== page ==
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A man in a dress shirt

Tucker Bounds ’02

Manager of Corporate Communications, Facebook

Public relations guru Dan Lavey recalls the exact moment when he realized his young friend, Tucker Bounds, had arrived.

Lavey, president of Portland-based Gallatin Public Affairs and a 1988 UO history alumnus, was watching Larry King Live during the 2008 Democratic convention. A panel of Republicans had been assembled for reactions and the first question went to Bounds, a spokesman for presidential candidate John McCain.

“Well, Larry,” Bounds responded, and then continued with his answer.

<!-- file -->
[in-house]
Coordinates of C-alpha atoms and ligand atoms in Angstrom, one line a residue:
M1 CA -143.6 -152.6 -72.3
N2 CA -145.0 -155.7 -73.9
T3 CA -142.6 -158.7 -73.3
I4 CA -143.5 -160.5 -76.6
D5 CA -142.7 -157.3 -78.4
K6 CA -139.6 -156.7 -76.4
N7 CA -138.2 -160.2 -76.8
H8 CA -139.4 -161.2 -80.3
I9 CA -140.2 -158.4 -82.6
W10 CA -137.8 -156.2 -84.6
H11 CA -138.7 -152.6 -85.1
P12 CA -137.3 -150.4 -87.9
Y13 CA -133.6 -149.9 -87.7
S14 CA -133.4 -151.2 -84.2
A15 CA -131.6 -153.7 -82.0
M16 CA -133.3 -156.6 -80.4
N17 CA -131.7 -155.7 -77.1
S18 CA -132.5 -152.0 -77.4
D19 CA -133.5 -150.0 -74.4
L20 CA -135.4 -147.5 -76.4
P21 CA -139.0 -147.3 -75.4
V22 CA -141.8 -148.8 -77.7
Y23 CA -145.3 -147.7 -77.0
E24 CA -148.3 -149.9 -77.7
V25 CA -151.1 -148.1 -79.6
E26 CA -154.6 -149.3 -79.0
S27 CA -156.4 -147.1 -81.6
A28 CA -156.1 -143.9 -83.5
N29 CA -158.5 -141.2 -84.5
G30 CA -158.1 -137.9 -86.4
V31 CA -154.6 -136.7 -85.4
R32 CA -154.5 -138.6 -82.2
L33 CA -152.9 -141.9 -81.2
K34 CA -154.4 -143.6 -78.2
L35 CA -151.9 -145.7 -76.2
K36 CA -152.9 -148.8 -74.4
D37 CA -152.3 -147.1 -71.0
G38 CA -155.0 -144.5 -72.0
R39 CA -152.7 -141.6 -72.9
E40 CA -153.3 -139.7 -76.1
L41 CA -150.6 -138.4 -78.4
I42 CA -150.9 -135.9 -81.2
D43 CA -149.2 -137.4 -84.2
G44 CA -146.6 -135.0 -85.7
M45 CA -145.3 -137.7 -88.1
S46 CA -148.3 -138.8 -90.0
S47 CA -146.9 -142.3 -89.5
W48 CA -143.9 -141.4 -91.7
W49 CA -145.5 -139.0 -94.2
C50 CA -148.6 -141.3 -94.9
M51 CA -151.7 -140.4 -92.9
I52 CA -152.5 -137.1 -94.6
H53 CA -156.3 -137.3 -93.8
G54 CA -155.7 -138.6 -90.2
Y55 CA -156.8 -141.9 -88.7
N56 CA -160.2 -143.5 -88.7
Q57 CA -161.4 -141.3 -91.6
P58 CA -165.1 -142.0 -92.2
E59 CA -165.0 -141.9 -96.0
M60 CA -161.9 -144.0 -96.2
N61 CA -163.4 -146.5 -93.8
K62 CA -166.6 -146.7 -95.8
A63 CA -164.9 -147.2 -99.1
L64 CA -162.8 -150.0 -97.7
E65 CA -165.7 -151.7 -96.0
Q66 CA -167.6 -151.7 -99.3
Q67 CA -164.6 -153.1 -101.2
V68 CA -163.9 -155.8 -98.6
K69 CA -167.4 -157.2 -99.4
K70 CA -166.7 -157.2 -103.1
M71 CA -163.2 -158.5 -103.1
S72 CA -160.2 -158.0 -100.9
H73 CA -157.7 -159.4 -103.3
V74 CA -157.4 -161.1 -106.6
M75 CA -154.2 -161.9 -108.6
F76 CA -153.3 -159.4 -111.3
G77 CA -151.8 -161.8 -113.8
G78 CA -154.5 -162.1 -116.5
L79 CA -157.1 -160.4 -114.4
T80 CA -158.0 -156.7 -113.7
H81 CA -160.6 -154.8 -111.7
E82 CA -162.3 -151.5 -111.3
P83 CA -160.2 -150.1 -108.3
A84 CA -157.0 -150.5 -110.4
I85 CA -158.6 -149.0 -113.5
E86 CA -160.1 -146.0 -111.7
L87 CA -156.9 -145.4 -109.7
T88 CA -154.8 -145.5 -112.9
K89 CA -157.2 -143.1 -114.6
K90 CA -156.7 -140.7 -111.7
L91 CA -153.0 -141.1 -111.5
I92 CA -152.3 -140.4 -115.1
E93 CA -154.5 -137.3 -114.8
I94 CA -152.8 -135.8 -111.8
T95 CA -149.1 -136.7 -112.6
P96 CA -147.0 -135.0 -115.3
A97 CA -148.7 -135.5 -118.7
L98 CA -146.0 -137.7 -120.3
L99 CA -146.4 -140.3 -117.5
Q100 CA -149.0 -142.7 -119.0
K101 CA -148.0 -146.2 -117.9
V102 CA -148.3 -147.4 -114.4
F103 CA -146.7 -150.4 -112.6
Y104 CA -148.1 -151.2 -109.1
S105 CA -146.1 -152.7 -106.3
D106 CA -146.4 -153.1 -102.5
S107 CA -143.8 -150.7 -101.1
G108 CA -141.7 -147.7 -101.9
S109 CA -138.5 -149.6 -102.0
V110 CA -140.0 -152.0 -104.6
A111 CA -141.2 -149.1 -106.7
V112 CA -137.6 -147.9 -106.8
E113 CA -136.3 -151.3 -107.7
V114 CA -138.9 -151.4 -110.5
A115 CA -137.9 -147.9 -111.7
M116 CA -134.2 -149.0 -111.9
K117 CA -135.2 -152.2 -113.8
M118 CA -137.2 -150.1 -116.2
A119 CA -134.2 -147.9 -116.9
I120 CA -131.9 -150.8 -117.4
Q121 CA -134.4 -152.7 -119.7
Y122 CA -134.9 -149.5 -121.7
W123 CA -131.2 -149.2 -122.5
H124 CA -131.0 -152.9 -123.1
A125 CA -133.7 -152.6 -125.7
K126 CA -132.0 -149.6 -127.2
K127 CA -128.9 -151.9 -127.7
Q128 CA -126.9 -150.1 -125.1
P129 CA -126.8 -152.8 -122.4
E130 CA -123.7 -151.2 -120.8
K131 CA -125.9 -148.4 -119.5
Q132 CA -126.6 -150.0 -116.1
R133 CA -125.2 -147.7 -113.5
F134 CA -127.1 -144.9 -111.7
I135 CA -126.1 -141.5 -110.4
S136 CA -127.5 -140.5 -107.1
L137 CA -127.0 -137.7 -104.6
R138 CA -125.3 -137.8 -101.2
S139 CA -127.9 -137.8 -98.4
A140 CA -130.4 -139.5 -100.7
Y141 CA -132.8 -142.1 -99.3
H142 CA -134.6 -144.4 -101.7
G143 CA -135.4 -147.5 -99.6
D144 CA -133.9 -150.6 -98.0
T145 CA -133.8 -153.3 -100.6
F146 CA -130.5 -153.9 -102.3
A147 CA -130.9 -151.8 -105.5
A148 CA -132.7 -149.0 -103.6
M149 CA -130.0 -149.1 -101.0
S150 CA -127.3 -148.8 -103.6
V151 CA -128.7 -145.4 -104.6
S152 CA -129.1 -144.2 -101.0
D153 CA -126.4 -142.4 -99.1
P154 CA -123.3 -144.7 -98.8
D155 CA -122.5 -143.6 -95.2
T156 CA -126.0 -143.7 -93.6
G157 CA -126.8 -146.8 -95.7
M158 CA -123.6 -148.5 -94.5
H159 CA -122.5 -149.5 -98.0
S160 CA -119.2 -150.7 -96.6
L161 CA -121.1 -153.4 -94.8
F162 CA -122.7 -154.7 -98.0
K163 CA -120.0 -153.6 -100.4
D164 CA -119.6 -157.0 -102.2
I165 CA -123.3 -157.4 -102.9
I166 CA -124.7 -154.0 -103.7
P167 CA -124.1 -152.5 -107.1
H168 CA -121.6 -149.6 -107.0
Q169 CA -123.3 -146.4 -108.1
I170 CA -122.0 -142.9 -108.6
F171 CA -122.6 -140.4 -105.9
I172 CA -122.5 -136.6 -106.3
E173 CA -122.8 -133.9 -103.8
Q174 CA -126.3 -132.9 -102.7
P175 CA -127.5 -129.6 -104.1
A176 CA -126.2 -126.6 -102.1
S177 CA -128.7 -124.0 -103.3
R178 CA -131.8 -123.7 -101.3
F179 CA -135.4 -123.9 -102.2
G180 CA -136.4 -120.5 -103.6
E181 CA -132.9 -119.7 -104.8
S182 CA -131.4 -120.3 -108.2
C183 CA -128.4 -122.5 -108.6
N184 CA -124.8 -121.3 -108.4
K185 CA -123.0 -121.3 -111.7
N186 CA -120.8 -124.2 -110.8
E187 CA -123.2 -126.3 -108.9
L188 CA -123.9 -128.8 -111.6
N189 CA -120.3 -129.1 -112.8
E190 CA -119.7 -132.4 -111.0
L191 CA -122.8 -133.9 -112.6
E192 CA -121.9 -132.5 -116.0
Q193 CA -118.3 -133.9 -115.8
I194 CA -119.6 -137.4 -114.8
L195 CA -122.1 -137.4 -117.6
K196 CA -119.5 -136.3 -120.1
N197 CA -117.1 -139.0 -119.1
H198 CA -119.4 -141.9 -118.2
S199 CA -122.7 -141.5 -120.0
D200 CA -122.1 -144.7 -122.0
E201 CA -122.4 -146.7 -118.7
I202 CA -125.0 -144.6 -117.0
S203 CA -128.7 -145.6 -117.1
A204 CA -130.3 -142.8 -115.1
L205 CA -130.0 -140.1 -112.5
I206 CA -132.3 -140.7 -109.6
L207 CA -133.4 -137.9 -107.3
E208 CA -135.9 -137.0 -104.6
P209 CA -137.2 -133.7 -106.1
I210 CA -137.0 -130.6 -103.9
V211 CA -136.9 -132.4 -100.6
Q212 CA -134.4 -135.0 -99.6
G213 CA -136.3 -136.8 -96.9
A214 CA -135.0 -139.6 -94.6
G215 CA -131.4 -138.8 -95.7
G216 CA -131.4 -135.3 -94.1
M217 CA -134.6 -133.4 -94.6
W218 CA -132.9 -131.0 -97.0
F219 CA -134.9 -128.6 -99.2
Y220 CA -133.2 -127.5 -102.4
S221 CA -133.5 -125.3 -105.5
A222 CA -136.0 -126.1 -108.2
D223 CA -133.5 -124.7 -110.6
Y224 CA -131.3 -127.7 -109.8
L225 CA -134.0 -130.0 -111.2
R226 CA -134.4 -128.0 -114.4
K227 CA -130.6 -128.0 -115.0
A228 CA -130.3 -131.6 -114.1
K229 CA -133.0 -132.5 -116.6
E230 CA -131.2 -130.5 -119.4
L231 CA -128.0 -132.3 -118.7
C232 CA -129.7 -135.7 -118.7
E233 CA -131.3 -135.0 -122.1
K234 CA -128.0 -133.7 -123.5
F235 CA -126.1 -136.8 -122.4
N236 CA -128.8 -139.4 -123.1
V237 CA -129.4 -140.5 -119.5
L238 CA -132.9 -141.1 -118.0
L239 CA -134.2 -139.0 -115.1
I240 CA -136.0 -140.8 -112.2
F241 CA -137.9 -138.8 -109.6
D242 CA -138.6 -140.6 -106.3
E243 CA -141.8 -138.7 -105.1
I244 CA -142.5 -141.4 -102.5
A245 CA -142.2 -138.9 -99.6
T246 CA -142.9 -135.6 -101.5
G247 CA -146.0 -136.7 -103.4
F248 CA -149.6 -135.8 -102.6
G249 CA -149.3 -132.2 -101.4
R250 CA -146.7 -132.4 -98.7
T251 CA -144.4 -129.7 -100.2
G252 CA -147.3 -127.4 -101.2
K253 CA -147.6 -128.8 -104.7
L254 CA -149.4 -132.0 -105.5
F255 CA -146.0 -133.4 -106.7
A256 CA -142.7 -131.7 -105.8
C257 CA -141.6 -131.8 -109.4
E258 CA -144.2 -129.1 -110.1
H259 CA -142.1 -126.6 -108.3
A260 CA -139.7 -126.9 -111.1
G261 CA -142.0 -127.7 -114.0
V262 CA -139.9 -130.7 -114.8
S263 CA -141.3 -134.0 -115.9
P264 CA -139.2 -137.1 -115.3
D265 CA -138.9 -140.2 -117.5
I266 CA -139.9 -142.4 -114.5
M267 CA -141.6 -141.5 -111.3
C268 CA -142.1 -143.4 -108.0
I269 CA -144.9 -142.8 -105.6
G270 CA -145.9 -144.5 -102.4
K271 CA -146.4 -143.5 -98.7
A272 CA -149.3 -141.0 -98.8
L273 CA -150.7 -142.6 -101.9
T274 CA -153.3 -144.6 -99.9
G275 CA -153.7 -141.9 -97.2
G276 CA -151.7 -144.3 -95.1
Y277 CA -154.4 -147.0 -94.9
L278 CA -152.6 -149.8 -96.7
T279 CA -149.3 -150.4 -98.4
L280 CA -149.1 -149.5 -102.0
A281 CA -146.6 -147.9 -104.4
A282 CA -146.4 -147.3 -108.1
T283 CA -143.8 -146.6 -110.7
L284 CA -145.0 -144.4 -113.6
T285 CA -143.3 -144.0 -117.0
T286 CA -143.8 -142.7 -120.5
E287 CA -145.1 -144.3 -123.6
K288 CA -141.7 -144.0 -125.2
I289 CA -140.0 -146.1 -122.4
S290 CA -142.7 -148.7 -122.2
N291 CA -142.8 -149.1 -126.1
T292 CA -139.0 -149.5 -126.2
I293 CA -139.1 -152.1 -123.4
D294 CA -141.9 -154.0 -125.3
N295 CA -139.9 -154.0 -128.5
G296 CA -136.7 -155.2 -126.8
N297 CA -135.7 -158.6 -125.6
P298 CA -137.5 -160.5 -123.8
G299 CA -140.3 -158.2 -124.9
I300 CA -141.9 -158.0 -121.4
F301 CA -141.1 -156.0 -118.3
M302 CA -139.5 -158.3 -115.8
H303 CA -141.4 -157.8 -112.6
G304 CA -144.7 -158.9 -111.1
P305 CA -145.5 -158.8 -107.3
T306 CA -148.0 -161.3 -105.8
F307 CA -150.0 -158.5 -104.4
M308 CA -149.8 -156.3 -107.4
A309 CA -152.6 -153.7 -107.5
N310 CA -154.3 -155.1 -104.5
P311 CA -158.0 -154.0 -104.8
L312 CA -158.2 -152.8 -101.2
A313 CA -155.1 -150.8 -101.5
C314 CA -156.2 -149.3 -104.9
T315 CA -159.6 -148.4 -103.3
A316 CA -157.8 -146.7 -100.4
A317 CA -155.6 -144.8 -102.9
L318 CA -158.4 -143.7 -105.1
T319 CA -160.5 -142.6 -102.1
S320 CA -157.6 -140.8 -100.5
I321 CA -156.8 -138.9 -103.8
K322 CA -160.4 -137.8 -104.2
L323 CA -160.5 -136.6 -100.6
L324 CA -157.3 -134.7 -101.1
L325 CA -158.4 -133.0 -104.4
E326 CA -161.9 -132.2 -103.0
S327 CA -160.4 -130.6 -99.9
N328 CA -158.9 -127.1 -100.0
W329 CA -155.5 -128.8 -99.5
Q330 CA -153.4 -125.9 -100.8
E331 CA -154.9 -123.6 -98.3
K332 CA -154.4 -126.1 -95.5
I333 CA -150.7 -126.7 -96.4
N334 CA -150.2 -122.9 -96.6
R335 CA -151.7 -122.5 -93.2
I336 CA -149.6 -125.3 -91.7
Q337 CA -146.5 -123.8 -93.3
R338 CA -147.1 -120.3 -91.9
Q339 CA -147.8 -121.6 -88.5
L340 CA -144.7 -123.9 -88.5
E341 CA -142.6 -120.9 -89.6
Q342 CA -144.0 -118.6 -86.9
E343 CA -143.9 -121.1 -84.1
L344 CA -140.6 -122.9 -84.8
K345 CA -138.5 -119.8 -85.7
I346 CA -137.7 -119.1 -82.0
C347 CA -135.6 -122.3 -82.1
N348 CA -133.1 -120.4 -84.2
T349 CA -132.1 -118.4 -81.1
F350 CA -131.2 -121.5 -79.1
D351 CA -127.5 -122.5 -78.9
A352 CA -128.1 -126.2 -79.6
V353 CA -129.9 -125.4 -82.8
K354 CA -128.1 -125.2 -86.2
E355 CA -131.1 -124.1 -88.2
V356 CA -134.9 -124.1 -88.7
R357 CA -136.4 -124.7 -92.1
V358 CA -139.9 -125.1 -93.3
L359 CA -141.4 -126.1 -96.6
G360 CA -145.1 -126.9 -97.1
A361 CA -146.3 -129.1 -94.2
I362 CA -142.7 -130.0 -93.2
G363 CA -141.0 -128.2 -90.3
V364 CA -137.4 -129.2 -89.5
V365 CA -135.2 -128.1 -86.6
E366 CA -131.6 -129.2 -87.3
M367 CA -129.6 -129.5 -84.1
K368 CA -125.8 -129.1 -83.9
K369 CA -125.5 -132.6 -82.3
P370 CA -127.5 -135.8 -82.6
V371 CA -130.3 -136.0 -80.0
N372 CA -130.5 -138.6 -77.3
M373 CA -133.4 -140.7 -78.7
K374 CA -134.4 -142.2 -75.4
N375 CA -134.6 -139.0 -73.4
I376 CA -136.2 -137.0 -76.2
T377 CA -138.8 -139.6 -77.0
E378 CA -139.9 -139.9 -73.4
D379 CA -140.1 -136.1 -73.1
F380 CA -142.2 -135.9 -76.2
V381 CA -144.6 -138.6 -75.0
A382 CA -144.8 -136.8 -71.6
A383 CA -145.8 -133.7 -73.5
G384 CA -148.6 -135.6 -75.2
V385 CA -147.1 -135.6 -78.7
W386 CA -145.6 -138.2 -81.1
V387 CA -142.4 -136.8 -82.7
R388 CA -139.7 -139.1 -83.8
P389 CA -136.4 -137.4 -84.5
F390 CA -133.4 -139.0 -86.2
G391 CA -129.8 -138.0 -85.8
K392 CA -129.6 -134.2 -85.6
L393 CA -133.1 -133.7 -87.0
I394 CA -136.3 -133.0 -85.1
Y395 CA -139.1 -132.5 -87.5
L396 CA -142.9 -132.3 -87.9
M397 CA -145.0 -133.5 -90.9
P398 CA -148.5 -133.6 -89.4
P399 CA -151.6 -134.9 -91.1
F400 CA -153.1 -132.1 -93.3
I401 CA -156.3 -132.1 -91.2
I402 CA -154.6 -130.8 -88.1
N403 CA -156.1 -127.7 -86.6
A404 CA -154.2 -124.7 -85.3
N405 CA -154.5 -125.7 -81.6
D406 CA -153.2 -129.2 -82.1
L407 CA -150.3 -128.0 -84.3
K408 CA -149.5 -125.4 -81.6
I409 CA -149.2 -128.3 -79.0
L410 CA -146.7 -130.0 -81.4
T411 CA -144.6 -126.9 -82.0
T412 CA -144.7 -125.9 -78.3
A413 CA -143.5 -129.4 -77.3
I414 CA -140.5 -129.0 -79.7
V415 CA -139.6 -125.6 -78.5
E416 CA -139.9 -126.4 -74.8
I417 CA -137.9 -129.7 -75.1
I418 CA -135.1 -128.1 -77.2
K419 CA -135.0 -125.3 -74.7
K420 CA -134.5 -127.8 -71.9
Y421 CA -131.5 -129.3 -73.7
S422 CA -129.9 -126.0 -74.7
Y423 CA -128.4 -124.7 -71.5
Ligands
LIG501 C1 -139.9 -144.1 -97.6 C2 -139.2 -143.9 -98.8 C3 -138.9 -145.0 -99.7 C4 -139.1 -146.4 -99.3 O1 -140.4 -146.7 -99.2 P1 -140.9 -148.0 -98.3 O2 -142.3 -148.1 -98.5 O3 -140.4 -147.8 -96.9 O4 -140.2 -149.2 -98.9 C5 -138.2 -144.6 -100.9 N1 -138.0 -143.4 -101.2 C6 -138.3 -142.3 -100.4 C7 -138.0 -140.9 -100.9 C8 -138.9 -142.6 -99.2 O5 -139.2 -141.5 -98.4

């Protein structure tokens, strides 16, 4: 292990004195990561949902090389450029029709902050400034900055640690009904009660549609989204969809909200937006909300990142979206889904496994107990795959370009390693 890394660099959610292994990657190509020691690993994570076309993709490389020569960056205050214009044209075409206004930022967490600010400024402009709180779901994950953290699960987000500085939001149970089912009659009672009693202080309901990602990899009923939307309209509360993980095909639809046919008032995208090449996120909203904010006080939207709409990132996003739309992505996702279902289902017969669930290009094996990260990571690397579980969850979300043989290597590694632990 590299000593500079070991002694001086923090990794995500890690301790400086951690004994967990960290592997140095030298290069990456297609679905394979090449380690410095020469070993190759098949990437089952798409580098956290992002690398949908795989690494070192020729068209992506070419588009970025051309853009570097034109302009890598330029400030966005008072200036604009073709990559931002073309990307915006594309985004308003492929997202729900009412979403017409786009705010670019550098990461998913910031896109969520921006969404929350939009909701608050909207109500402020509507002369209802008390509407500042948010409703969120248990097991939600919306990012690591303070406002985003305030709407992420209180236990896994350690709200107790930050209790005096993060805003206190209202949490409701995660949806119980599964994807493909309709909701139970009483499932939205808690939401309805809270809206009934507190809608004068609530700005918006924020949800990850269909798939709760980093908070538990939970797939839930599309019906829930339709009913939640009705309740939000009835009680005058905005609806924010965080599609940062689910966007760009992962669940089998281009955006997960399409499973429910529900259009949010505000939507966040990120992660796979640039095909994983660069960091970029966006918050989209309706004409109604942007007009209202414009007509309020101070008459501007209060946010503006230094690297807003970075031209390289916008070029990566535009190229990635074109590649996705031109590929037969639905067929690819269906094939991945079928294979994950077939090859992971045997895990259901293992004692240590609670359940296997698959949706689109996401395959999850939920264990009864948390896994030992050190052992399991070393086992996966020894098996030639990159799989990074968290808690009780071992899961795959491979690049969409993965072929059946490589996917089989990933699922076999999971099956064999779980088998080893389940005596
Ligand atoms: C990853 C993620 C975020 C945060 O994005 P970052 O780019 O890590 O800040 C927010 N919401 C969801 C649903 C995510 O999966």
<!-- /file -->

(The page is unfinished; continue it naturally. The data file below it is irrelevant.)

For Lavey, those first two words said it all. “Referring to him not as ‘Mr. King’ but ‘Larry’—Tucker understood the theater in which he was playing,” Lavey said. “If he had called him ‘Mr. King’ he would have looked like a young man, somebody who didn’t belong. He demonstrated, ‘I belong here.’”

Whether speaking for a presidential candidate or in his current role as manager of corporate communications for Facebook, Bounds holds the same philosophy: Take on new challenges, even if the stakes are high.

“At every turn I made a decision to try something different and take on risks,” Bounds said. “In campaign politics and similarly at places like Facebook, you’re moving quickly to set up an operation, build infrastructure and end with the successful launch of a project or an election day.”

Lanky and loquacious, Bounds got his start in politics while at the UO, volunteering with a candidate for the Eugene City Council.